My law school was one of many that required a Remedies class during our final year of classes. What I have discovered over time is that a lot of law schools offer Remedies only as an elective and have no specific recommendations about when it should be taken. As a result, many students opt to take electives closely aligned with practice areas they want to pursue once they are licensed.
For a number of reasons, I encourage you to forget about that extra more specific elective and take Remedies instead. It will not only help you once you are practicing law, but more importantly, it will help you pass the bar exam.
1. A Remedies Class will Help you Start to see Cases the Way your Clients see those Cases.
Clients do not come into your office and say, “have I got a contracts case for you!” It is much more likely that the client comes in angry because some deal has fallen through. The client is stuck with merchandise that can’t be sold elsewhere, and this may have ramifications to the financial stability of the client’s business. The client wants money – damages. Now your job is to figure out what legal theories will support a lawsuit to recover those damages.
A remedies class will teach you about the types of legal actions that will help you get those damages for your client. It will also cause you to ask what damages are available under the UCC? Is anything available beyond expectation damages? Is specific performance a possibility? It is issue-spotting on a whole different level.
2. A Remedies Class in your Final Year is an Effective Way to Start bar prep early.
Just look at a syllabus for a Remedies class, and you will see what I mean. Because the focus of the class is on the variety of remedies available, you will be re-exposed to a number of core subjects you studied early in your law school career.
Among the cases you study when covering the topic of damages will be those addressing Contracts (expectation, reliance, incidentals), Torts (foreseeability, punitives), and Property (fair market values, unpaid rents). The elements underlying each different type of claim will explain why damages cannot be viewed with a “one-size fits all” approach.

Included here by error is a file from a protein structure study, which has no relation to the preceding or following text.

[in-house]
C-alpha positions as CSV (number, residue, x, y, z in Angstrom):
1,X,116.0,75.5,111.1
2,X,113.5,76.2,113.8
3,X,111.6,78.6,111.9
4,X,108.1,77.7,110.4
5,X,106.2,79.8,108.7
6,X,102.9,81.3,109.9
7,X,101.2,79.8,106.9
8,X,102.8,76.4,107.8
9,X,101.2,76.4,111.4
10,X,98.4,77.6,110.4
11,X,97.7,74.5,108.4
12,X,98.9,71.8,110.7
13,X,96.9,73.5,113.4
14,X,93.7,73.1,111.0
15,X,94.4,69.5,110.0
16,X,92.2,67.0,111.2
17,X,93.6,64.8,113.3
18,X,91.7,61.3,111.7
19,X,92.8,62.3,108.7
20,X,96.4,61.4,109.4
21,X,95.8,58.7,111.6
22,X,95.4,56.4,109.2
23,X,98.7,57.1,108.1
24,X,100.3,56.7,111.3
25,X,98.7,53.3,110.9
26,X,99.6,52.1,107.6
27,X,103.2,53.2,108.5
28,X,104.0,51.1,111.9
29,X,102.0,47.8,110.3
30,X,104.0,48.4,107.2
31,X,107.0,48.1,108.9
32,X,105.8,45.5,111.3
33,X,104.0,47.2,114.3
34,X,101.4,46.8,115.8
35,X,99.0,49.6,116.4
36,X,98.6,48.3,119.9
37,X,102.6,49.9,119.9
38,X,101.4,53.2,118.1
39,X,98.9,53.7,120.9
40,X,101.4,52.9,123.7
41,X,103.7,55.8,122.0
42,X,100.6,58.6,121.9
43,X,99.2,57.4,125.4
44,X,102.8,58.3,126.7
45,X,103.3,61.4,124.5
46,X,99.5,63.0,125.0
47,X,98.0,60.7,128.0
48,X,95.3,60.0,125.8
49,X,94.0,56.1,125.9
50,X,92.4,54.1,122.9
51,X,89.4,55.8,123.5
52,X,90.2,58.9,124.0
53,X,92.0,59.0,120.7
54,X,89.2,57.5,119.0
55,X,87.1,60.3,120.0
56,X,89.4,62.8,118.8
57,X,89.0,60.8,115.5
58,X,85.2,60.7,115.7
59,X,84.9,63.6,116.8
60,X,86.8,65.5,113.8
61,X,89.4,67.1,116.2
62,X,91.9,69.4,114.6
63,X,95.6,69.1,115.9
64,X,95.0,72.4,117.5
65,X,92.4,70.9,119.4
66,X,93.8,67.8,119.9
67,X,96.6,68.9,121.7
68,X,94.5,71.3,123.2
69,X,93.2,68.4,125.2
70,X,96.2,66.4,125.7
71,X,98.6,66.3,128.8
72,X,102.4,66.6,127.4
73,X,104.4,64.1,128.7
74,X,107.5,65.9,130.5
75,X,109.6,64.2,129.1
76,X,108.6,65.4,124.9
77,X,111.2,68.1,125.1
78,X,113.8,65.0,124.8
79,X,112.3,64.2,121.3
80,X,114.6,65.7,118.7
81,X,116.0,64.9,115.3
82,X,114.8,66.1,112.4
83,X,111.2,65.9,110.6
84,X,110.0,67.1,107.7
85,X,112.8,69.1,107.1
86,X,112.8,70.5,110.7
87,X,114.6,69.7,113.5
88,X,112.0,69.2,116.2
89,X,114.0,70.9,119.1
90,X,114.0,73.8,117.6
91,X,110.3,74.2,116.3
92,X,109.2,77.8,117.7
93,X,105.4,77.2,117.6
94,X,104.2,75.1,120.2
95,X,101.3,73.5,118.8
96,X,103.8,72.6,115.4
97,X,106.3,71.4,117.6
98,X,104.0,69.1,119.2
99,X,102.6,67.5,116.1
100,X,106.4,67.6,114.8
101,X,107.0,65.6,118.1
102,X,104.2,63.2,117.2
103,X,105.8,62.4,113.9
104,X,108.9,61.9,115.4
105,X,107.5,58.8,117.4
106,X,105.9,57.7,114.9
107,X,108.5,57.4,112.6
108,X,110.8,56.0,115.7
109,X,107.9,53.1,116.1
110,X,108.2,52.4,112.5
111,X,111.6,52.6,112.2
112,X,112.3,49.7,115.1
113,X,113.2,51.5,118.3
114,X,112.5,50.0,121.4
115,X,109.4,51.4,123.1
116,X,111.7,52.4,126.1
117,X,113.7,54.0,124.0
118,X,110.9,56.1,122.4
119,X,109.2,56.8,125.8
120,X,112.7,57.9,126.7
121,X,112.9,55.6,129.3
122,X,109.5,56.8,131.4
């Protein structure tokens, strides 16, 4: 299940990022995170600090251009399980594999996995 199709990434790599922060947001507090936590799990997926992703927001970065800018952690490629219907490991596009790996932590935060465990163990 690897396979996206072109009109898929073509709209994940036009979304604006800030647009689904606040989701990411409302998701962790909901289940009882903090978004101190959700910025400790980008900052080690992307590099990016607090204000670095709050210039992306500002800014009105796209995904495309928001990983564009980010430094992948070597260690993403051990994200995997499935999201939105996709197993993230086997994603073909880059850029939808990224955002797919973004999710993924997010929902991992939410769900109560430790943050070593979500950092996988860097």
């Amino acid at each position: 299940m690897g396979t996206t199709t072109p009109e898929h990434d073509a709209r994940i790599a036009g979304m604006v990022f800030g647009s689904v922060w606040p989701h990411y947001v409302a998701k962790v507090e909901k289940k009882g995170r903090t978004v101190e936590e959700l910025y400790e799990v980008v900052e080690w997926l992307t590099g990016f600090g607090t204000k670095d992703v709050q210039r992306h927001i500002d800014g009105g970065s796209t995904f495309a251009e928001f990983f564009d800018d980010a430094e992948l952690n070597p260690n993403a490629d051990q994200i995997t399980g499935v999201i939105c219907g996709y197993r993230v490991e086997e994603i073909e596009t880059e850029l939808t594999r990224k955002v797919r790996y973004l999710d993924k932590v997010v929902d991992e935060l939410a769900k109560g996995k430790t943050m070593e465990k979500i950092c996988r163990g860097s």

These cases teach you about the extraordinary situations when injunctive relief is available. This will usually take you into an exploration of Constitutional Law (fundamental rights, discrimination), and Property (encroachment, subsurface damage, taking/zoning). When considering the availability of an injunction, you will be forced to consider whether the rights being violated are important enough or at a stage where immediate action is required.
These cases explore various forms of contracts and whether specific enforcement is a viable alternative in a contract action or with a property transaction that has fallen apart. In an often-seen scenario on the bar exam, you might even ask whether ordering specific performance would violate a person’s 13th amendment rights under the Constitution not to be forced into involuntary servitude.
Does a new city ordinance potentially violate a person’s right to free speech? Can an action to challenge this ordinance be brought in a federal court, or is the claim limited to the state court, raising potential civil or criminal procedure issues?
The availability of restitution will take you across many subject areas, usually involving some form of fraudulent activity. For instance, did someone get a benefit from a contract that can no longer be enforced? Think about the concepts of quantum meruit or unjust enrichment. Or, did someone use another’s property and profit from that use? That profit may be subject to disgorgement. Consider if one person’s funds have been used to pay for or improve another person’s condo. Should a constructive trust be put into place or will an equitable lien suffice? The subject areas raised by these forms of restitution include Contracts, Tort, and Property at a minimum.
And don’t forget all the defenses you learn in a Remedies class!
One subject addressed in a Remedies class is what defenses can be raised to avoid liability. You will learn that different defenses are available based on whether the case involves a legal claim or an equitable one. Is a contract unconscionable or does it violate the statute of frauds? Does a case addressing a border dispute raise the possibility of laches or waiver? Defenses are always a good way to show a bar grader you have a full grasp of the subject matter being tested.
So, pencil in a Remedies class for some time during your last year of law school. Wake up those brain cells that you will need when you start your more complete bar review course. Get a head start!
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